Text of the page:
1

1

1

1

1

1

1

1

1

1

2

3

4

5

6

7

8

9

1

3

6

10

15

21

28

36

45

1

4

10

20

35

56

84

120

165

1

5

15

35

70

126

210

330

495

1

6

21

56

126

252

462

792

1287

1

7

28

84

210

462

924

1716

3003

1

8

36

120

330

792

1716

3432

6435

1

9

45

165

495

1287

3003

6435

12870

Now we can always derive the unique number sequences for (x
– 1)^{n + 1 }from the corresponding sequences for (x –1)^{n} through
application of the fact that the kth term in the former = the sum of the first
k terms in the latter sequence.
Therefore as we can see in the unique number sequence for (x
– 1)^{3 }i.e. 1, 3, 6, 10, …, the first term 1, represents the sum of
the first single term in the corresponding sequence for sequence for (x – 1)^{2
}i.e. 1, 2, 3, 4, …; the second term, 3 then represents the sum of the
first 2 terms in the corresponding sequence i.e. 1 + 2; the 3^{rd}
term, 6 represents the sum of the first 3 terms in the previous sequence i.e. 1
+ 2 + 3; the fourth term, 10 then represents the sum of the first 4 terms in
the previous sequence i.e. 1 + 2 + 3 + 4 and so on indefinitely.
However the limitation of this procedure is that we must
already know the unique number sequence corresponding to (x – 1)^{n }to
be able to calculate the corresponding sequence for (x – 1)^{n + 1}.^{
} ^{ }
However there is a simple way to calculate independently the
unique number sequence corresponding to (x – 1)^{ n} for any given n.
The bais for this calculation is that in general terms the
ratio of the (k + 1)^{th} to the k^{th} term
i.e. (k + 1)^{th}/ k^{th} = (k + n – 1)/k
So for example in the sequences above, when n = 4, the
unique digit sequence for (x – 1)^{4}
is given by 1, 4, 10, 20, 35, 56, 84, 120, 165,…
So if for example we take k = 6 then the ratio of the 7^{th} to the 6^{th}
term i.e. 7^{th}/6^{th} = (6 + 4 – 1)/6 = 9/6 (i.e. 3/2).
And as we can see, this is indeed true for the 7^{th}
term = 84 and the 6^{th} term = 56 and 84/56 = 3/2.
So aided with this simple general fact, regarding the ratio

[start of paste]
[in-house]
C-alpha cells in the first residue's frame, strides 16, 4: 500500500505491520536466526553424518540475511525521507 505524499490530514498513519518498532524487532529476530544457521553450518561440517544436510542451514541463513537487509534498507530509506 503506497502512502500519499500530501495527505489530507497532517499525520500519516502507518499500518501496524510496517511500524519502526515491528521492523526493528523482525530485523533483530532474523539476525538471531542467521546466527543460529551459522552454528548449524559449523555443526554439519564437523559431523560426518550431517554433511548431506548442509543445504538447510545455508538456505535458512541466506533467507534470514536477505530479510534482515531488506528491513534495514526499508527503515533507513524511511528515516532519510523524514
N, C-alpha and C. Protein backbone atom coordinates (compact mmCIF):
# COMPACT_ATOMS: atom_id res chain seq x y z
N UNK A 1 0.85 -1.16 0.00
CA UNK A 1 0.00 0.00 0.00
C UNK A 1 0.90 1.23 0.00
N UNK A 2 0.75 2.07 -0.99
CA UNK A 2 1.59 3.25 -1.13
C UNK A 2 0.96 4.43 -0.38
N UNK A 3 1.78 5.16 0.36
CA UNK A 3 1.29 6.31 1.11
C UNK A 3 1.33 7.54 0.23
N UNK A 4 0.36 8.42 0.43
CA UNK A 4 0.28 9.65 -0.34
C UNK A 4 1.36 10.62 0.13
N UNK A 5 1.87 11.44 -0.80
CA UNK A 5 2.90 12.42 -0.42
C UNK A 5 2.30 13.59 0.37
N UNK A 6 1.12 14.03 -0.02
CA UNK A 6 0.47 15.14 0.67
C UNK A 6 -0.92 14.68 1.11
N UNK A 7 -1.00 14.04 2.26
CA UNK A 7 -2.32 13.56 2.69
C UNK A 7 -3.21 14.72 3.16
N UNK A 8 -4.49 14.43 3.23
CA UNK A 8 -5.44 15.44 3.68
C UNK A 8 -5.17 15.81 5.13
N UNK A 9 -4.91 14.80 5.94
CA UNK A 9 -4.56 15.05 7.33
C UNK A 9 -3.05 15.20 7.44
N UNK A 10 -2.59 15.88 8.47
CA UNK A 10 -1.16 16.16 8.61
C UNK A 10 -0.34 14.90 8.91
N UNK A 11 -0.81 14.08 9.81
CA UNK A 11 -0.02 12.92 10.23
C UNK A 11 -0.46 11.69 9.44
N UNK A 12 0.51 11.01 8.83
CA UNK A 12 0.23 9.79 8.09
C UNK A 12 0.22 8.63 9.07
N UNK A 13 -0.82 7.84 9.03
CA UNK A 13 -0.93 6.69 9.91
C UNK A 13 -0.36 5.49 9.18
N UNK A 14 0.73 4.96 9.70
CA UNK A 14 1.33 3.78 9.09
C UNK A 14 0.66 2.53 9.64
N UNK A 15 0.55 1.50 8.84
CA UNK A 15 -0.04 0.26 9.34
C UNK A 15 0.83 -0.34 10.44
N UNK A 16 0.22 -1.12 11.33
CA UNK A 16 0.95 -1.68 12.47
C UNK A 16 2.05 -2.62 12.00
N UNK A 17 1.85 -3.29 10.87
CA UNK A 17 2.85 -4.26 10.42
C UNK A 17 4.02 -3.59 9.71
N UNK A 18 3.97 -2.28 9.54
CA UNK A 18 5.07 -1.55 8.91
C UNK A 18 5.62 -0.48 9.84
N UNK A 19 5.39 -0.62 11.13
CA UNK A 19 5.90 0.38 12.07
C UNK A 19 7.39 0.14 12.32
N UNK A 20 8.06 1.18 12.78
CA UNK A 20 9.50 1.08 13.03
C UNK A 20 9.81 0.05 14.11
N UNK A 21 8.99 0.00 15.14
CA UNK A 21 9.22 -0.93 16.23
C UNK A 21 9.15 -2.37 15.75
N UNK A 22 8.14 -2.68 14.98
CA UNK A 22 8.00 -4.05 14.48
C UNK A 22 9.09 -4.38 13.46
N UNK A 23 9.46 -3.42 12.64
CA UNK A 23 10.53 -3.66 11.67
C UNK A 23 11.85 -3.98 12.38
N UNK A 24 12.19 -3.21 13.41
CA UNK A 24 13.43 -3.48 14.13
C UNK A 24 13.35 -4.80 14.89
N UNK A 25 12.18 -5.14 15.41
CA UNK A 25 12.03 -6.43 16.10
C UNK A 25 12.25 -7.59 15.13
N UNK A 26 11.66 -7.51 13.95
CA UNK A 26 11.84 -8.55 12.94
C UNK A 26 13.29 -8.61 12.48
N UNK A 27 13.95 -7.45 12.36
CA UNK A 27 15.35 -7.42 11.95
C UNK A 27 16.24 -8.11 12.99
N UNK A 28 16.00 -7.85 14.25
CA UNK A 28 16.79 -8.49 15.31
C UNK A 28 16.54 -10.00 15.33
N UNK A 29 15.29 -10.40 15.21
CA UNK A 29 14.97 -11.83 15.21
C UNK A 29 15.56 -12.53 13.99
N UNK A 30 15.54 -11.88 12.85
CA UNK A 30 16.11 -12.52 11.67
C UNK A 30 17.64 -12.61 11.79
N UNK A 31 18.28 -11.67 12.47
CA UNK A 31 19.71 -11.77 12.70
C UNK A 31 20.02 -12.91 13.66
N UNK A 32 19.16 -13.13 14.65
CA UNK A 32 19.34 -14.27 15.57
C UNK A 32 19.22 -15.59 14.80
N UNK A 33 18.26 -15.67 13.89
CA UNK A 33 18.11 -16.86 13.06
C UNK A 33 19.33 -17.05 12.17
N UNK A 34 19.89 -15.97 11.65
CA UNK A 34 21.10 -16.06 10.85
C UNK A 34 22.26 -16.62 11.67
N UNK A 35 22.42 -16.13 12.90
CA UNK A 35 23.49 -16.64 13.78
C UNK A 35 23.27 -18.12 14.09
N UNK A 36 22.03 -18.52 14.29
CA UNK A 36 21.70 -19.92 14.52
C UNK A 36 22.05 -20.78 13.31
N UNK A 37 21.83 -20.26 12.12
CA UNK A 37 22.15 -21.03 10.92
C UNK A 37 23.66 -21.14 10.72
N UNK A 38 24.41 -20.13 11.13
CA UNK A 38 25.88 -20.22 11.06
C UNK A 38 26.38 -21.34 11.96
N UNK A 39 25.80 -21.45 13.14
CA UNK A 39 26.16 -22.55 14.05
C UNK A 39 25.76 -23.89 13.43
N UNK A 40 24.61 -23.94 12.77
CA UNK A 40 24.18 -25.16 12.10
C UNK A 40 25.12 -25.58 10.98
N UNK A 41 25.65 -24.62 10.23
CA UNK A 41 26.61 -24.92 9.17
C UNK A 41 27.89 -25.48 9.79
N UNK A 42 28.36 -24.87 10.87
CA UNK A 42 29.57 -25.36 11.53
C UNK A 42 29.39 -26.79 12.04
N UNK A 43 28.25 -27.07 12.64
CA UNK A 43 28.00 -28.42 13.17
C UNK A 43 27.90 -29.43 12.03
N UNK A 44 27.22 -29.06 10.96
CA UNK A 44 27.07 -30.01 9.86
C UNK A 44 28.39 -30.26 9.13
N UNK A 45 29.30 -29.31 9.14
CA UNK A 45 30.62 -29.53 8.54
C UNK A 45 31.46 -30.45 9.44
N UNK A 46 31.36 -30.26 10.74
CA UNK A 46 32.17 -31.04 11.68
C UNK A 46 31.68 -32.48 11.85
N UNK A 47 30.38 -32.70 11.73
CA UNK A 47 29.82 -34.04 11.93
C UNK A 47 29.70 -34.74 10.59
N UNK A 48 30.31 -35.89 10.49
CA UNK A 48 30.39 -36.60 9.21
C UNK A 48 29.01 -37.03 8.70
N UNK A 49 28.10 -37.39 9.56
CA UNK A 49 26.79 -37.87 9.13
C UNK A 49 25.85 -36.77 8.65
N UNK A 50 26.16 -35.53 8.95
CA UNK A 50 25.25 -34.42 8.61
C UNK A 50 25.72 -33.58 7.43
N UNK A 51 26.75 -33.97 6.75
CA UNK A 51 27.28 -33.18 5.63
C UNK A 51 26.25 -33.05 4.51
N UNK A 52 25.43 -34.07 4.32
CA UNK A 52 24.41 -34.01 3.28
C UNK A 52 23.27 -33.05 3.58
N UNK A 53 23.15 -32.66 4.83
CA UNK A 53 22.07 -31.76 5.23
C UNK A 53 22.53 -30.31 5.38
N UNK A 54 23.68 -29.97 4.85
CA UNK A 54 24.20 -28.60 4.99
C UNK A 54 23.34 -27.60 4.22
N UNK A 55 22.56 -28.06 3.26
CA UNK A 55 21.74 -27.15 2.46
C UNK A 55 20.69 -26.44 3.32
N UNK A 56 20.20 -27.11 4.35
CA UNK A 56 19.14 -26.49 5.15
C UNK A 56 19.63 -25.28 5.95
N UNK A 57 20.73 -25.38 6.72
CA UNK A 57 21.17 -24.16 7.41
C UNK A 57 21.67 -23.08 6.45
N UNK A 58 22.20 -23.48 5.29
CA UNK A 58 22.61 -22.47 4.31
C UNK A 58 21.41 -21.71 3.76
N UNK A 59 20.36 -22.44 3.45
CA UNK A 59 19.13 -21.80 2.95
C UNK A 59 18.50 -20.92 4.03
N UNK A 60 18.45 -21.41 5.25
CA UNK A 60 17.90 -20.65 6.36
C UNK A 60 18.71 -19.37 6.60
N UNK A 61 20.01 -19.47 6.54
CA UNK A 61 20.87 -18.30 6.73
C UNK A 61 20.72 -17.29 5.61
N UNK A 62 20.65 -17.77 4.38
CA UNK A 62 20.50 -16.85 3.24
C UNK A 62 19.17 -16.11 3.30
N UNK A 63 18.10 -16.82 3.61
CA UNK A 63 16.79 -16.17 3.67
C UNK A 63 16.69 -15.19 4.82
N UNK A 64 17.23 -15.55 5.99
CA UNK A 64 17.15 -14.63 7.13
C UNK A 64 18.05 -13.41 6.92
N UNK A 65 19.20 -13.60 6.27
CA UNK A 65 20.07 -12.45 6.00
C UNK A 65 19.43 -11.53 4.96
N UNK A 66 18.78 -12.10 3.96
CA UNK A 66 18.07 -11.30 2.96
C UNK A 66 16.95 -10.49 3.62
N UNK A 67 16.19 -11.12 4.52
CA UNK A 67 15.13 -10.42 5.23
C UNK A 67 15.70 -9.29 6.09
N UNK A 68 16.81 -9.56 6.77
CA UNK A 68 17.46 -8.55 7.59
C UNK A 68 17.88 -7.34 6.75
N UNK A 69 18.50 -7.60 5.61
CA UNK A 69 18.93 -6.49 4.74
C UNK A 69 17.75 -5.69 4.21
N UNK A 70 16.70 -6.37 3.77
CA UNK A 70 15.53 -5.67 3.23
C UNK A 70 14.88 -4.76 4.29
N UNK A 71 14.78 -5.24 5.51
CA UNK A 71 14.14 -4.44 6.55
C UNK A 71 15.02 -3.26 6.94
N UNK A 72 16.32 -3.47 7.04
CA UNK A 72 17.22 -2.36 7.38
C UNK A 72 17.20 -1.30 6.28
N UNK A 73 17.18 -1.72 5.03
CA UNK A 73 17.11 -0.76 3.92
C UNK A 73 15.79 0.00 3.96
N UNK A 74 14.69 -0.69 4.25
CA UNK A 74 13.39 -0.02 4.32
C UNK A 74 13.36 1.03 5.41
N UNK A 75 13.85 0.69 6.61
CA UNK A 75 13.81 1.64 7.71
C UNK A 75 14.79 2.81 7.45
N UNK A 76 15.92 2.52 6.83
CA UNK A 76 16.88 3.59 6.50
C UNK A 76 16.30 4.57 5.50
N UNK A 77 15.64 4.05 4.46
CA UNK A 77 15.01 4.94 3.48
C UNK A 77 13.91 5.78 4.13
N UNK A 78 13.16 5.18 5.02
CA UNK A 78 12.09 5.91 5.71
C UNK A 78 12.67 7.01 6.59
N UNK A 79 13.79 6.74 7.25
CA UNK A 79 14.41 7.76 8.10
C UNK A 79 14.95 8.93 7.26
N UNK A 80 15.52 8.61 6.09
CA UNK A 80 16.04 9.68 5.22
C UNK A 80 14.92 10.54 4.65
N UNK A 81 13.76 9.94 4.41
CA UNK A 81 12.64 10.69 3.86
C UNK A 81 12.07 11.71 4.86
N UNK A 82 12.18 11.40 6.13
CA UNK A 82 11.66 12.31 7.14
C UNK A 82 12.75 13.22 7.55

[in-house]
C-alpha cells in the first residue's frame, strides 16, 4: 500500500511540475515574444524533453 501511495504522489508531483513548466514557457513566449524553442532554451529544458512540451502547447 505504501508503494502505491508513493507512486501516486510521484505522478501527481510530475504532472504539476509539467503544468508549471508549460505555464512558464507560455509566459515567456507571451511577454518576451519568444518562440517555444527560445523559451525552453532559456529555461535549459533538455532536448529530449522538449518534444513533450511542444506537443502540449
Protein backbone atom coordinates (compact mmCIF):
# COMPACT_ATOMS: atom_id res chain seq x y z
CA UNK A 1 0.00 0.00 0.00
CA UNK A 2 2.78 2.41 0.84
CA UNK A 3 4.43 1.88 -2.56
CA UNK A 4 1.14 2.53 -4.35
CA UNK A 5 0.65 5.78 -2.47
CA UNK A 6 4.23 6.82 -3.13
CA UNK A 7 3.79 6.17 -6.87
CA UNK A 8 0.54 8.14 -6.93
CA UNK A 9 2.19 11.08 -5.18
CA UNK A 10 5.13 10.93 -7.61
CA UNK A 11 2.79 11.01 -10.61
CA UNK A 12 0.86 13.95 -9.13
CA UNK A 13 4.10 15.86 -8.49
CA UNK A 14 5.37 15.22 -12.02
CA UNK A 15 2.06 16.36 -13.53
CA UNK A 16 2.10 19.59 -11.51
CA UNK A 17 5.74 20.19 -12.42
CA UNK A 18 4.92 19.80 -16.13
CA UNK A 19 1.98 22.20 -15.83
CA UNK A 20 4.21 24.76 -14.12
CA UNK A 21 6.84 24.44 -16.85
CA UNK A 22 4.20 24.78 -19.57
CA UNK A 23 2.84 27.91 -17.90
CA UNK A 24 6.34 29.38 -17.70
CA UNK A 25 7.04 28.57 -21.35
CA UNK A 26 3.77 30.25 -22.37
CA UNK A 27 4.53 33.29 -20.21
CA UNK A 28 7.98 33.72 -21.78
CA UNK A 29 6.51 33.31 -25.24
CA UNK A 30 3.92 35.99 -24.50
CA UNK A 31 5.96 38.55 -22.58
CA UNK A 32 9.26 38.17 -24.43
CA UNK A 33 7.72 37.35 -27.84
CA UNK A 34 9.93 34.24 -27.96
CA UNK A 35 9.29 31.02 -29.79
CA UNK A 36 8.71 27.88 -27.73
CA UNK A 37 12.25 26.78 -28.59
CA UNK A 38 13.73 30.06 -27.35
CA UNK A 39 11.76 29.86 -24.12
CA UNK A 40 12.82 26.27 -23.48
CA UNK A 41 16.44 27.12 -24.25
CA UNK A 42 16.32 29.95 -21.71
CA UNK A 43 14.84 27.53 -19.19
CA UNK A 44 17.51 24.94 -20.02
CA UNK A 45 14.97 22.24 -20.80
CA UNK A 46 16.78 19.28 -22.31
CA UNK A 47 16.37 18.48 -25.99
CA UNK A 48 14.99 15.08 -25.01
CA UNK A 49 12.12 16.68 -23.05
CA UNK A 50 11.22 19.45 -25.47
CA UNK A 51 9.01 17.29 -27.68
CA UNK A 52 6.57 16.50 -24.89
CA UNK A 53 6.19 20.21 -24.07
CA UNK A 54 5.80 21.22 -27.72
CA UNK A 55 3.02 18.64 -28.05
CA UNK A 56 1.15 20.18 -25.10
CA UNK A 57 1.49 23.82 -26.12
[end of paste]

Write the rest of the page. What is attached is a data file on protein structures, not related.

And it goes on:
of successive terms, to illustrate, I will now calculate the unique number
sequence corresponding to (x – 1)^{12}.
Now the first term is  as always  1.
Therefore the 2^{nd}
term =1 * (1 + 12 – 1)/ 1 = 12.
The 3^{rd} term then = 12 * (2 + 12 – 1)/2 = 12 *
13/2 = 78.
The 4^{th} term = 78 * (3 + 12 – 1)/3 = 78 * 14/3 =
364.
The 5^{th} term = 364 * (4 + 12 – 1)/4 = 364 * 15/4 = 1365.
The 6^{th} term = 1365 * (5 + 12 – 1)/5 = 1365 *
16/5 = 4368.
The 7^{th} term = 4368 * (6 + 12 – 1)/6 = 4368 *
17/6 = 12376.
So the unique digit sequence corresponding to (x – 1)^{12}
is
1, 12, 78, 364, 1365, 4368, 12376, …
Now we already know that the 12 roots of this equation are
1.
However if we attempt to approximate these roots through the
ratio of (k + 1)^{th}/k^{th} terms, we must include a great
number of terms so as to get a valid approximation.
So ultimately (k + 1)^{th}/k^{th } term ~
1 (when k is sufficiently large).
I then looked at the sum of reciprocals for these unique
number sequences to find that an interesting general pattern was at work.
Clearly from a conventional perspective, the sums of
reciprocals of the numbers associated with the first two sequences for (x – 1)^{1
}and (x – 1)^{2 }respectively, diverge.^{ }
However the sum of reciprocals of the sequence,
corresponding to (x – 1)^{3}
i.e. 1 + 1/3 + 1/6 + 1/10 + 1/15 + … converges to 2.
In fact a general result can be given for all such
convergent sequences with respect to the sums of reciprocals of all the unique
number sequences associated with (x – 1)^{3} where n ≥ 3.
This result in fact depends solely on the value of n (as the
dimensional power or index) and is given simply as (n – 1)/(n – 2).
So for example, the sum of reciprocals of the next number
sequence, corresponding to
(x – 1)^{4}, i.e.
1 + 1/4 + 1/10 + 1/20 + 1/35 + …, converges to (4 – 1)/(4 –
2) = 3/2.
And the sum of reciprocals corresponding to the number
sequence uniquely associated with
(x – 1)^{12}, that we earlier calculated i.e.
(x – 1)^{12}, that we earlier calculated i.e.
1 + 1/12 + 1/78 + 1/364 + 1/1365 + 1/4368 + 1/12376 + …
thereby converges to (12 – 1)/(12 – 2) =
11/10 = 1.1.
In fact the sum of the first 7 terms above = 1.09994…, which
is already very close to the postulated answer.
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